You mention Antarsya only holding about 1 percent of the vote, that can change very quickly, Syriza only had 3 per cent of the vote before the election in late 2012. The real problem is that the membership number is small, about 400. There are a bewildering number of parties and factions who say they are opposed to the present deal including the Communists and Anarchists, combined they make up tens of thousands of militants. The problem is that there is no agreed strategy for what to do next.
I would advise three things. The entire anti austerity Left must agree that Greece should prepare the ground for leaving the Euro currency with a view to reinstating their own national currency. All the suggestions made about electronic currencies, digital currencies, parallel currencies etc are all too clever by half. Political leadership requires that the masses actually understand what is being done and only a tiny few understand that stuff. The central bank and main banks will have course to come under real democratic control.
A workers parliament needs to be set up to act as a beehive for all of those who are genuinely committed to opposing the austerity. Standing outside the bourgeois parliament waiting for the latest manoeuvre is hopeless and demoralising. The workers parliament may not yet have Executive Powers but it may yet win them depending on the idiocy that comes out of the bourgeois parliament. We don’t need to bother with organising another election to set this up. It is to pull together militants not to confer legitimacy.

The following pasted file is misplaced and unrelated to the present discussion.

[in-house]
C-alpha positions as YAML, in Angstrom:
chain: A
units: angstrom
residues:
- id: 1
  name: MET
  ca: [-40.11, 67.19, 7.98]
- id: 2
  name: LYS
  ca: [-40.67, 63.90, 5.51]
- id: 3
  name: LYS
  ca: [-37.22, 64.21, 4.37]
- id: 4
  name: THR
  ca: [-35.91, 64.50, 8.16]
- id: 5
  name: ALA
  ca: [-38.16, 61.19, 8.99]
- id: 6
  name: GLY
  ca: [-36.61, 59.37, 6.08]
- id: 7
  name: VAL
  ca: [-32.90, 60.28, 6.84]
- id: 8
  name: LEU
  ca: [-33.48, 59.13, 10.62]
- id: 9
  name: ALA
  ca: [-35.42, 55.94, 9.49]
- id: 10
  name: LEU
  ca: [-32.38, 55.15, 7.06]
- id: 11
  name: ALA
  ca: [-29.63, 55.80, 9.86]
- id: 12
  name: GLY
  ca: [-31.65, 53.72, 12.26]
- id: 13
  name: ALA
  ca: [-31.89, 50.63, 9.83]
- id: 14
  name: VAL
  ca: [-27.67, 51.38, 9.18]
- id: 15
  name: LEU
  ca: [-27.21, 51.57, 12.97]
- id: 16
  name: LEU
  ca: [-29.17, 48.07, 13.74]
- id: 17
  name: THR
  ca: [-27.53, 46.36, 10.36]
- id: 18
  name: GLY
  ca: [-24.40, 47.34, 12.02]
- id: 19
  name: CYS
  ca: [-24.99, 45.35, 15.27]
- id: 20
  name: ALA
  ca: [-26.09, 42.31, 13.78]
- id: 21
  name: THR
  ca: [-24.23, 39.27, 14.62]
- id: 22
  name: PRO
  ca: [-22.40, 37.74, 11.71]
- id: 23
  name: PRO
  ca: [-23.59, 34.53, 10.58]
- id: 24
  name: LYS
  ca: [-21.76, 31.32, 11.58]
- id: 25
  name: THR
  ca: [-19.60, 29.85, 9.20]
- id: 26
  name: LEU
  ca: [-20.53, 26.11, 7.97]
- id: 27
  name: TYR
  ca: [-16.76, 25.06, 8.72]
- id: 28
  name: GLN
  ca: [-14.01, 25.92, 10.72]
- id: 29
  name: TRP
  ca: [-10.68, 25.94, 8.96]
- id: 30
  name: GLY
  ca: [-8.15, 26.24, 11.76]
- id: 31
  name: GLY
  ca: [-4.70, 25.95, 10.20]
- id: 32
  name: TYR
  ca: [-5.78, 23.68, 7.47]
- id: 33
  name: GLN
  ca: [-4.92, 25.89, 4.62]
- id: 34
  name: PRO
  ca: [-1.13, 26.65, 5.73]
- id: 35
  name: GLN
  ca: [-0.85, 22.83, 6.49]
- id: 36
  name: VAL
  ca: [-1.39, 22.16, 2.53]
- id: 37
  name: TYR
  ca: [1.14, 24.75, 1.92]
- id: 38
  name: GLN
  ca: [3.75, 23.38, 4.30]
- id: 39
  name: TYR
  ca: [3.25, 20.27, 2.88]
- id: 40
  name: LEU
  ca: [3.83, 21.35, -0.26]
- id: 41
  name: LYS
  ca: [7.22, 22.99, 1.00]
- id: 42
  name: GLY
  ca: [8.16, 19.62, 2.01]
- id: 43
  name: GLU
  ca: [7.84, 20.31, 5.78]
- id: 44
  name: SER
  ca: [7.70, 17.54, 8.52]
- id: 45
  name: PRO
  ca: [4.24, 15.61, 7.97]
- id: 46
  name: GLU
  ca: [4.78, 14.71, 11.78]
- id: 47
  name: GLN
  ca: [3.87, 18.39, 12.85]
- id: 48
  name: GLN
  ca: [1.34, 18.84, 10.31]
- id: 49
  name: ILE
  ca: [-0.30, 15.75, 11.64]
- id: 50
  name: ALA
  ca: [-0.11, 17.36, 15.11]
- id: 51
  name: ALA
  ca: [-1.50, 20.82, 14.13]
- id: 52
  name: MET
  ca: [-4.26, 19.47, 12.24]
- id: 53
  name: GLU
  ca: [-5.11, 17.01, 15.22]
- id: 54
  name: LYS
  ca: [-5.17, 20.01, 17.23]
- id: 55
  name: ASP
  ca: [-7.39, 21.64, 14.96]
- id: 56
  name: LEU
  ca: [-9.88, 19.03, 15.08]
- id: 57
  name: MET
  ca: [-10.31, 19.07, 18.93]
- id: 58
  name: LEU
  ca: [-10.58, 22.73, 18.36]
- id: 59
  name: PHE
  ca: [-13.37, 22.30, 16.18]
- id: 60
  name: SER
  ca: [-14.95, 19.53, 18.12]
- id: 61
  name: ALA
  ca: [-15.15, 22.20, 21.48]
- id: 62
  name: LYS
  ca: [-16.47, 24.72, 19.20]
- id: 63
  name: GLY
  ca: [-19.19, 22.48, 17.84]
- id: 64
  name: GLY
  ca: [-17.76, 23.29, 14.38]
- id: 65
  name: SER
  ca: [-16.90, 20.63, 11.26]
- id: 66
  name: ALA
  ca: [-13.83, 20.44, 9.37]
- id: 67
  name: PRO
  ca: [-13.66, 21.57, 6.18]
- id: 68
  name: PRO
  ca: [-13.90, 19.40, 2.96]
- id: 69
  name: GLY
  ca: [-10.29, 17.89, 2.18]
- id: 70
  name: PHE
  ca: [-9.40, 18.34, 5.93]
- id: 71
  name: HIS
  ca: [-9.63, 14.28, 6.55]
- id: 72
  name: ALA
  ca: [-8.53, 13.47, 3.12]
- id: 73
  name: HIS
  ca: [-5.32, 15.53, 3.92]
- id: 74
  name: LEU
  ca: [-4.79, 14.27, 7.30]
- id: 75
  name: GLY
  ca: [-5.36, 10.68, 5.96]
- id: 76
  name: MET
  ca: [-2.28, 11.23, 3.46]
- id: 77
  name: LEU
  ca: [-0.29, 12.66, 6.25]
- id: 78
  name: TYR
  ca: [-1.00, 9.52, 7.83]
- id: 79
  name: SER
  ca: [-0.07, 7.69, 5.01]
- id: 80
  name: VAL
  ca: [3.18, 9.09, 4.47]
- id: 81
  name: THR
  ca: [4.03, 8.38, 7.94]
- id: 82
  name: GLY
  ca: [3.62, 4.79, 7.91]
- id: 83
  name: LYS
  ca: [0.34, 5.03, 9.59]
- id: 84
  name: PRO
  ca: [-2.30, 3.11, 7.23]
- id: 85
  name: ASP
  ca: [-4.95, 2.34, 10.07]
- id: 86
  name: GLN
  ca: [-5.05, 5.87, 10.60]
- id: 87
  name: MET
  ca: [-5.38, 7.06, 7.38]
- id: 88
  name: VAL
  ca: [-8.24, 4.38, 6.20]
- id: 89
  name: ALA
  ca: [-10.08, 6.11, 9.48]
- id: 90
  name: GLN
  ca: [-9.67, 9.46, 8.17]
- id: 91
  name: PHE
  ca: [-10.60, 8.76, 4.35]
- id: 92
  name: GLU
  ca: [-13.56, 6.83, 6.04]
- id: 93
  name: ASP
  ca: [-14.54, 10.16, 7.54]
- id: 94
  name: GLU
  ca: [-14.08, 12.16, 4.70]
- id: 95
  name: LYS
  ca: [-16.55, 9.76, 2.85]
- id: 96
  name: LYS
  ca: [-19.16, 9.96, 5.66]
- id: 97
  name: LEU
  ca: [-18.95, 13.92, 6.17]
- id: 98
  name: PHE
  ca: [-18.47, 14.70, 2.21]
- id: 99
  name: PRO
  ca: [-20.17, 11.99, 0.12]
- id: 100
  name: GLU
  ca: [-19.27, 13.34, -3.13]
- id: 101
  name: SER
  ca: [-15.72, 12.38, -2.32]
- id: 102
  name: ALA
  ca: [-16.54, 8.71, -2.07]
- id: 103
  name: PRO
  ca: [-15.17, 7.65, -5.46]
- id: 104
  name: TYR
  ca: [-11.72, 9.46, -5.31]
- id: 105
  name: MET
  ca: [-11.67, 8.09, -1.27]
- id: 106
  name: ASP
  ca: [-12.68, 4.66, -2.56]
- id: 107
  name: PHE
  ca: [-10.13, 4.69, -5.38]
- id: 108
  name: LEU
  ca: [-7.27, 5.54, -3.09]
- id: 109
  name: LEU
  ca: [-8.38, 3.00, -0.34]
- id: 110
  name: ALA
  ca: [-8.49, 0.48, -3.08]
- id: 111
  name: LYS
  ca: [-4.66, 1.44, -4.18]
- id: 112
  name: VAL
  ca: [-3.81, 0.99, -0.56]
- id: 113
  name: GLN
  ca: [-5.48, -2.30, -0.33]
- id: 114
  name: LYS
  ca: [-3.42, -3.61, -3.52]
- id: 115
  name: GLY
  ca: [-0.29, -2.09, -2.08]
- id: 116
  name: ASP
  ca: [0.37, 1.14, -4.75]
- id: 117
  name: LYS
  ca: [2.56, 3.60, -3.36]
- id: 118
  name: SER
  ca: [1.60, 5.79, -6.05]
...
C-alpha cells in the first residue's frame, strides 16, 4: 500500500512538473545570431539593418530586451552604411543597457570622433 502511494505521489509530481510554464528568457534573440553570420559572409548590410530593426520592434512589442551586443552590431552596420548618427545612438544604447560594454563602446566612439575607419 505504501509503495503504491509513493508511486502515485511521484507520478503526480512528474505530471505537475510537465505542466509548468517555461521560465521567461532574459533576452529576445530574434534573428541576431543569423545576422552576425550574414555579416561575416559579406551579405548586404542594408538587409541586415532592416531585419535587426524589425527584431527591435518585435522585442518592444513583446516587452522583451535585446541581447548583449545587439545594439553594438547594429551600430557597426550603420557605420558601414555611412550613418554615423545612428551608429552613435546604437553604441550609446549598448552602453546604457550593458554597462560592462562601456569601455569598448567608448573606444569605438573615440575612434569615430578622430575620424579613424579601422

They should already be doing what Connolly and others did in Ireland after the great lockout, forming a Citizens Army. They are going to need armed fighters sooner or later.
No Surrender to the Troika!
The first sentence of your comment states that “I don’t like this article it smacks of out and out political defeatism before a single shot has even been fired.”
But who posted this comment just two weeks ago?
“What else do they (Syriza) expect from the people after a week long of rumours, fear and panic than a vote for a reluctant yes to more austerity? Most people will likely opt for the devil they do know than the devil they don’t. The crazy political non-leadership shown by them will probably demoralise the entire broad left right across Europe for years to come. So we will end up with even more austerity government than we hoped for or maybe even expected.”
And how can you possibly say that anyone’s position exists “before a shot has been fired? That’ll be news to the Greek people who have spent years struggling against austerity before this ‘first shot’.
You say that for Tsipras the referendum was “to bring his own left wing into line. And it worked” yet it is reported in today’s Guardian that 107 out of 201 Syriza central committee members published a declaration condemning Tsipras’ agreement with Eurozone. This is but one indication that a defeatist approach is certainly not warranted but I struggle to find in your post any evidence from you that this should not be the case.